You may not have considered this before but CRTs have played a huge part in visual art in the 20th century. Almost since they were created, artists have been incorporating them into visual installations. In this podcast, Steve gives us a presentation showing a few of the notable artists from last century who used CRTs in their work.
The CRT visual art presentation starts at 36:51
Why are CRTs important to museums?
When museum curators are putting on installations which incorporate CRTs, they have many of the same concerns we retro gamers have:
Is this the same monitor that the artist originally designed this with?
Did the artist use a consumer CRT because they were going for a soft look? If the curator uses a PVM in it’s place and it produces a very sharp image, does that change the nature of the art? This situation is parallel to the use of composite blending in the waterfall scene in Sonic 1!
Did the artist choose a consumer CRT because that’s all they had available at the time? Maybe they love the idea their art can be displayed with higher quality now. Many of these artists are still alive to give feedback, while some have passed away and museum curators need to make their own judgement.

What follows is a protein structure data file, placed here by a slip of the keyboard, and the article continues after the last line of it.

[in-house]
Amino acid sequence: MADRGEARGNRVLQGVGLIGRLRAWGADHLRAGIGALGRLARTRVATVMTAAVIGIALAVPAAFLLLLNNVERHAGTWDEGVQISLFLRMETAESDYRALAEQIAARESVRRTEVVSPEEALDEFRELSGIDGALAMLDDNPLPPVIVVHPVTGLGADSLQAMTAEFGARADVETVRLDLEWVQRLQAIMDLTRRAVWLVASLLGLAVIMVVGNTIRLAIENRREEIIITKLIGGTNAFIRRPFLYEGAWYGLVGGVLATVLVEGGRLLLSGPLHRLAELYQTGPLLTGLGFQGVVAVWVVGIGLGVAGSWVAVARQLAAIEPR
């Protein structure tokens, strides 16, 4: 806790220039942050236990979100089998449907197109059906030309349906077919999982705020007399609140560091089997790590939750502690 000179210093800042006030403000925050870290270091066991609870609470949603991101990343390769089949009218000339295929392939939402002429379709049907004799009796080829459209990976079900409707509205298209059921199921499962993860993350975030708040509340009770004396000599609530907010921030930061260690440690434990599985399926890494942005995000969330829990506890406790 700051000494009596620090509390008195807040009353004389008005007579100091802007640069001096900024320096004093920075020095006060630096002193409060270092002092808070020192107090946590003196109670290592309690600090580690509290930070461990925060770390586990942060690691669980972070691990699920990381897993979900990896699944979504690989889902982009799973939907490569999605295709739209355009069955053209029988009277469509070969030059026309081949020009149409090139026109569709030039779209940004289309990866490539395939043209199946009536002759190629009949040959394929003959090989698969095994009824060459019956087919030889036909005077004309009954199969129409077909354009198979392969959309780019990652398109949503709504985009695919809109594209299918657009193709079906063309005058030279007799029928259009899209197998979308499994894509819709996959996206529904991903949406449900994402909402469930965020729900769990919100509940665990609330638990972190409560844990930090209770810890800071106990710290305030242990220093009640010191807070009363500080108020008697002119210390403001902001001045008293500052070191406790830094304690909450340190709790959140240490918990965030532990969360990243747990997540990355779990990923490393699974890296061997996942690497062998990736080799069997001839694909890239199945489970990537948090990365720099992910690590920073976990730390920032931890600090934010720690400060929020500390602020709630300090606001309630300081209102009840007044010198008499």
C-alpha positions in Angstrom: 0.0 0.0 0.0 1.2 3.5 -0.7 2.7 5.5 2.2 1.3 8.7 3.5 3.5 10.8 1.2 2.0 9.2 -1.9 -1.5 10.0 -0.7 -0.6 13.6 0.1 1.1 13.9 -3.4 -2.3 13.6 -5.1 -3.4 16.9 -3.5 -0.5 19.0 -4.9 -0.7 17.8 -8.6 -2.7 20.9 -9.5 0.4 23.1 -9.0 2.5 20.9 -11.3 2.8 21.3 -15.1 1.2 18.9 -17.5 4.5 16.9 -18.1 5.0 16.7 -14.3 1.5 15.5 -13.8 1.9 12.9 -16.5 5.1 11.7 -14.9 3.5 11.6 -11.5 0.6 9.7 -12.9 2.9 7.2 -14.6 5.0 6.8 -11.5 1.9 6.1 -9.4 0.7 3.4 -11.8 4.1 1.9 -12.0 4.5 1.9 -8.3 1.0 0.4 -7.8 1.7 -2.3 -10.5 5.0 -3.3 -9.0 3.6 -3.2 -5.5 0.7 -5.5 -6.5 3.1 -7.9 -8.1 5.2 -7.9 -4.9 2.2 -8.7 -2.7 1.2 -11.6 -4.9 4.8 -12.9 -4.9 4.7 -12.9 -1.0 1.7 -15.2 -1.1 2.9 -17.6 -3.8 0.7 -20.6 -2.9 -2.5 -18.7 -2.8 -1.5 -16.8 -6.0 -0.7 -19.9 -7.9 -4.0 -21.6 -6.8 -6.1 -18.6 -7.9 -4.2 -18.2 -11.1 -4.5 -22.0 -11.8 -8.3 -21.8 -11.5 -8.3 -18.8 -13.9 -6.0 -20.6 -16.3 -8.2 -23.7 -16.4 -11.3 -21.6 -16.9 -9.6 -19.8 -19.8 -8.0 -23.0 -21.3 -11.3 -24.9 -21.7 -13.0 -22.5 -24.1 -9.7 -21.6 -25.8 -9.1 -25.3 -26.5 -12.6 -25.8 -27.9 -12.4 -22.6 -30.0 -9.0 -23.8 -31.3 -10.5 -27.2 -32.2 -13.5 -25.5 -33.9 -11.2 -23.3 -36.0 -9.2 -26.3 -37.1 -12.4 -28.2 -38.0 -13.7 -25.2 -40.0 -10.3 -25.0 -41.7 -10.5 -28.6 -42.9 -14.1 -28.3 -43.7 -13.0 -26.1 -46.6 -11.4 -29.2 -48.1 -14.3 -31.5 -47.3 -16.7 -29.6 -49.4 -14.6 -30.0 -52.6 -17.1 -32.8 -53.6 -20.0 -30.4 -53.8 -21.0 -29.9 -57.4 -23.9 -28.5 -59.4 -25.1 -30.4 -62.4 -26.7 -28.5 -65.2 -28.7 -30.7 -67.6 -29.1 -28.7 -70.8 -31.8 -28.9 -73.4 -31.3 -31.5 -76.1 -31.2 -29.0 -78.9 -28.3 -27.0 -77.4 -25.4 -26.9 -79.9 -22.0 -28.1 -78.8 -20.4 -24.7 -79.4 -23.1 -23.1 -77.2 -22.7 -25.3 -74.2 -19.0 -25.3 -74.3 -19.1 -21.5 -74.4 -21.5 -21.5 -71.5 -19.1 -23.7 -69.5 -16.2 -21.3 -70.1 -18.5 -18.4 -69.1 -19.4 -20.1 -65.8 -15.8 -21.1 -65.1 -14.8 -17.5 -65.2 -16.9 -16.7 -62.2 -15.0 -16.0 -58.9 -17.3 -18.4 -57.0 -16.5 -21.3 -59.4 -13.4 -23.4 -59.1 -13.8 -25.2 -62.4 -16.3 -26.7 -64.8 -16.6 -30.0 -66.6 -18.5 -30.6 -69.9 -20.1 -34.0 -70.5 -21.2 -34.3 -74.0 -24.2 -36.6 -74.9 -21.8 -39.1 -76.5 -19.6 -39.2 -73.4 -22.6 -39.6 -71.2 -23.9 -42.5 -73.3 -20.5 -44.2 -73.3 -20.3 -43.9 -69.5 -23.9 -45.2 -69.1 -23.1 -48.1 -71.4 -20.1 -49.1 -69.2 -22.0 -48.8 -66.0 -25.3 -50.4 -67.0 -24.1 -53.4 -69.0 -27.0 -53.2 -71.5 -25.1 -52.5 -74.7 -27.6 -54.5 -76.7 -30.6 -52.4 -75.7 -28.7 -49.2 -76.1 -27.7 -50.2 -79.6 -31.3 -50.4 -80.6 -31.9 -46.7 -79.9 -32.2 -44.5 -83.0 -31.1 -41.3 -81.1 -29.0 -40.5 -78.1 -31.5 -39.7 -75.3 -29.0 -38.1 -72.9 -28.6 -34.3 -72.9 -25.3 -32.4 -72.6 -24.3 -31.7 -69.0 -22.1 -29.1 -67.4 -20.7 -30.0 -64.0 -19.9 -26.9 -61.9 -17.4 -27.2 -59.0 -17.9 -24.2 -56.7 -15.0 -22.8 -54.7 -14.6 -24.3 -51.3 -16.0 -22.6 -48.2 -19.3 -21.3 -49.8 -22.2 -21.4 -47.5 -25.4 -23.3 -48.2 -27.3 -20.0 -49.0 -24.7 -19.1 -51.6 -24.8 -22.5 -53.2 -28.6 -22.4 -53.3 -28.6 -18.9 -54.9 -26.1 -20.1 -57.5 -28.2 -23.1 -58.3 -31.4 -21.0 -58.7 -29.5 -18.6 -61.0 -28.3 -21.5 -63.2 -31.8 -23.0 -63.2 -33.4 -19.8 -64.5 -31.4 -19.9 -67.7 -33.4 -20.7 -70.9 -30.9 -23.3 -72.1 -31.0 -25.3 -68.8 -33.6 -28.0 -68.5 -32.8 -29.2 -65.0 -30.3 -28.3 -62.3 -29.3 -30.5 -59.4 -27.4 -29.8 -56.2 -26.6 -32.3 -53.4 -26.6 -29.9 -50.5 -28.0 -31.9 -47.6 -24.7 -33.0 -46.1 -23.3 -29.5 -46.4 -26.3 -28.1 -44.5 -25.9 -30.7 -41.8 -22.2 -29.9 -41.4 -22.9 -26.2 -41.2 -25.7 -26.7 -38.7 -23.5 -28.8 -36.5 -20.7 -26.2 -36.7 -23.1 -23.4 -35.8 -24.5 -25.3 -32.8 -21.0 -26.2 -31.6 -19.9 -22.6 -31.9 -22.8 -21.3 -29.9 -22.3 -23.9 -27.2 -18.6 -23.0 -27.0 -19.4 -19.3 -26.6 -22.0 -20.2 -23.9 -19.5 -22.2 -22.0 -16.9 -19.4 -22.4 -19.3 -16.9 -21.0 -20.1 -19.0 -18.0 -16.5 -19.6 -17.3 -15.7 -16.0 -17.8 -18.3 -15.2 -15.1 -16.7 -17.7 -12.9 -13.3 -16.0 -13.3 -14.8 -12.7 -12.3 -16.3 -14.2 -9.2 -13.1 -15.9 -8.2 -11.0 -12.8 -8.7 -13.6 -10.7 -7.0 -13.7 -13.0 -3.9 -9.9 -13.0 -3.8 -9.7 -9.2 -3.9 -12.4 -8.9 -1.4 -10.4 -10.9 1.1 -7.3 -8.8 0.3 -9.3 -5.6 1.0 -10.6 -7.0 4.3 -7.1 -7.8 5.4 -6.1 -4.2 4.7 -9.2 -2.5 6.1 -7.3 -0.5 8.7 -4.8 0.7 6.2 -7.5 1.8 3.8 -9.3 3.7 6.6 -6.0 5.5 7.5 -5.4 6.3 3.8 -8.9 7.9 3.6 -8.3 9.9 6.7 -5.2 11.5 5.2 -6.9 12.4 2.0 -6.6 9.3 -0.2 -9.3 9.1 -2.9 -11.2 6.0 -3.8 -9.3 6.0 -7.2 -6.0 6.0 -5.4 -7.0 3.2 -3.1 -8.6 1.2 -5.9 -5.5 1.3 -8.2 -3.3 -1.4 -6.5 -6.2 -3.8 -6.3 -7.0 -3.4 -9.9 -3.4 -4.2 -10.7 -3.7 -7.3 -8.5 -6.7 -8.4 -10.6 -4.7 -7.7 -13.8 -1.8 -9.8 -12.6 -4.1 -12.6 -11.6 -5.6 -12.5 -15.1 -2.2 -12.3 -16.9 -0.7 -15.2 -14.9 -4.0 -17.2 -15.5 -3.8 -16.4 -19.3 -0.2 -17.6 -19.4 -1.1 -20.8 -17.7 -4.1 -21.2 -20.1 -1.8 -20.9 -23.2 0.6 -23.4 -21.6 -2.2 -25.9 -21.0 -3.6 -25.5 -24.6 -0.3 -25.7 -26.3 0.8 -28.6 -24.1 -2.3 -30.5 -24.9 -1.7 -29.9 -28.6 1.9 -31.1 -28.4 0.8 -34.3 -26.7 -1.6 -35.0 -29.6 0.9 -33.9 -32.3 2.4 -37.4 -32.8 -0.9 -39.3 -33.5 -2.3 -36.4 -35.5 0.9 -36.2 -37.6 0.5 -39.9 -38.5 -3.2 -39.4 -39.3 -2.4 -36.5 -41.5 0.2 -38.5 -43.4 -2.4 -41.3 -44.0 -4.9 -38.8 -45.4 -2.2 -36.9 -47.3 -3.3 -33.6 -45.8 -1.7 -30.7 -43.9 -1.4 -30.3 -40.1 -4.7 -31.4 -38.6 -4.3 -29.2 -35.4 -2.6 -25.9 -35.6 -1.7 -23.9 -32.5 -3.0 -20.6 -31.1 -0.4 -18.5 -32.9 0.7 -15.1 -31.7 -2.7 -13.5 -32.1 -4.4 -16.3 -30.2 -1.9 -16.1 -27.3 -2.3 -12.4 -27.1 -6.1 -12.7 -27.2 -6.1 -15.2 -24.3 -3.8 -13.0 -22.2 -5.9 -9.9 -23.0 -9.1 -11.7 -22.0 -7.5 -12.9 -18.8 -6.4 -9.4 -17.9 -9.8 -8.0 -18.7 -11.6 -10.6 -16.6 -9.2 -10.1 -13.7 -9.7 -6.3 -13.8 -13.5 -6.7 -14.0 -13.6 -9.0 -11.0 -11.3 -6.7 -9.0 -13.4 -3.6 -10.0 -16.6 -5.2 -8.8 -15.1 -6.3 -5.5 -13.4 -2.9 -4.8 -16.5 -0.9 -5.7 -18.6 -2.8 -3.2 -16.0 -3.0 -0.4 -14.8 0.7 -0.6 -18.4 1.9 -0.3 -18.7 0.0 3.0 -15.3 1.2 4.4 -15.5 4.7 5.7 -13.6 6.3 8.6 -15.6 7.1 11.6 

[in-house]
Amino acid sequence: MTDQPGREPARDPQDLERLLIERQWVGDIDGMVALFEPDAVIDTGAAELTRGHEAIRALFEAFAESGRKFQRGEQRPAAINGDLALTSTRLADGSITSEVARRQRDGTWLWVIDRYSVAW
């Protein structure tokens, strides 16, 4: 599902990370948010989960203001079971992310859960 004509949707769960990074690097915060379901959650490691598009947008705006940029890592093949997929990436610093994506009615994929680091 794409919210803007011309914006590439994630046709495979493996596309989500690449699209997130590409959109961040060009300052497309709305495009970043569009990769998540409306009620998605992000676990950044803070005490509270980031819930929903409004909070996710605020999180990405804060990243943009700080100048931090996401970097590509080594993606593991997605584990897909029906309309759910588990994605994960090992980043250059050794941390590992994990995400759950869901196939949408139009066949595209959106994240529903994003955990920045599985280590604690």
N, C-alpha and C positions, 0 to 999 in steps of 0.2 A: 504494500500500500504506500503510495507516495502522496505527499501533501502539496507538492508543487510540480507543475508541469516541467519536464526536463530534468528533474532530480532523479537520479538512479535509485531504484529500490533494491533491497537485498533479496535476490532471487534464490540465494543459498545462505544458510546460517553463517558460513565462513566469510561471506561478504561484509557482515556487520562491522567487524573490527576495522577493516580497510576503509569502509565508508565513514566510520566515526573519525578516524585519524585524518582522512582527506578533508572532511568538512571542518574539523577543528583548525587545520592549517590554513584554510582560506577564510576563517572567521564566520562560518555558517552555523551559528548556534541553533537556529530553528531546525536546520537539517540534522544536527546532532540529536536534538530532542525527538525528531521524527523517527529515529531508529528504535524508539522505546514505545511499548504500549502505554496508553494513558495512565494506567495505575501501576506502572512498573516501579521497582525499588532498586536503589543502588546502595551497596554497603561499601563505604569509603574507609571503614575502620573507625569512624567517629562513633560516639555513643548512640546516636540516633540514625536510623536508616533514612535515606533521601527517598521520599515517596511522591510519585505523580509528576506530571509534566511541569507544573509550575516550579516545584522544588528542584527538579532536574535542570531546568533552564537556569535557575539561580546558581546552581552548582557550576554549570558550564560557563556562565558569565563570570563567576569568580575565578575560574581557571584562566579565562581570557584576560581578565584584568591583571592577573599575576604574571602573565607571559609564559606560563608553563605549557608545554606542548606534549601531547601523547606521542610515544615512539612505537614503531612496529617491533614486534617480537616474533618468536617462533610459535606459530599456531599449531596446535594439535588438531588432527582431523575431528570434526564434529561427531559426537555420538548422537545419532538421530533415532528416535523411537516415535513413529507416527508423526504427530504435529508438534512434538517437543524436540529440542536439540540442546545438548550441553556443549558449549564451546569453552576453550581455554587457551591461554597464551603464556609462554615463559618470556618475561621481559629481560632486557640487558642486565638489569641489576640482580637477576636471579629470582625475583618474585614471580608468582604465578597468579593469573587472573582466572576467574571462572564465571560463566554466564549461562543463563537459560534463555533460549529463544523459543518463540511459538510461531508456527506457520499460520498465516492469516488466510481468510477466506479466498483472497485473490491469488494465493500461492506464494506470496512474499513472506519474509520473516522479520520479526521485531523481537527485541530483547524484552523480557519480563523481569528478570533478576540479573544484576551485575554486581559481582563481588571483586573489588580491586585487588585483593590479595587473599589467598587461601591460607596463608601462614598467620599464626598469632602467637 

What medium is the content stored on?
Probably a VHS or later a DVD. If it was VHS, how are you preserving that tape? We know a duplicate of a VHS isn’t a perfect copy so how can we preserve this over the long term? We can digitize the footage but then we need to chose how we encode that. A VHS tape is 480i (an OG Retrotink is useful here) but then we still need to use a device to output that file for playback. Something like a GBS-Control becomes useful here: a cost effective way to downscale a 480p output to 480i for display again on the CRT.
Is art worthwhile?
How about one huge question: Is this a waste of precious CRTs to have them running for 10+ hours each day in a museum? Or how about the opposite, are retro gamers the waste when you have a beautiful BVM D24 and only you can watch it. At least in a museum the device can be viewed by many people.
That’s the thing about great art: it doesn’t necessarily give you answers but it should pose you questions which have no right or wrong answer.
Our CRT knowledge directly translates!
What we are seeing there is many of the issues retro gamers have are exactly the issues that museum curators face when designing these exhibitions. This is why Steve’s work is so important, museums generally don’t have the deep knowledge which he has developed over years of restoring CRTs.
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Follow Zez Retro on YouTube for more CRT podcast episodes.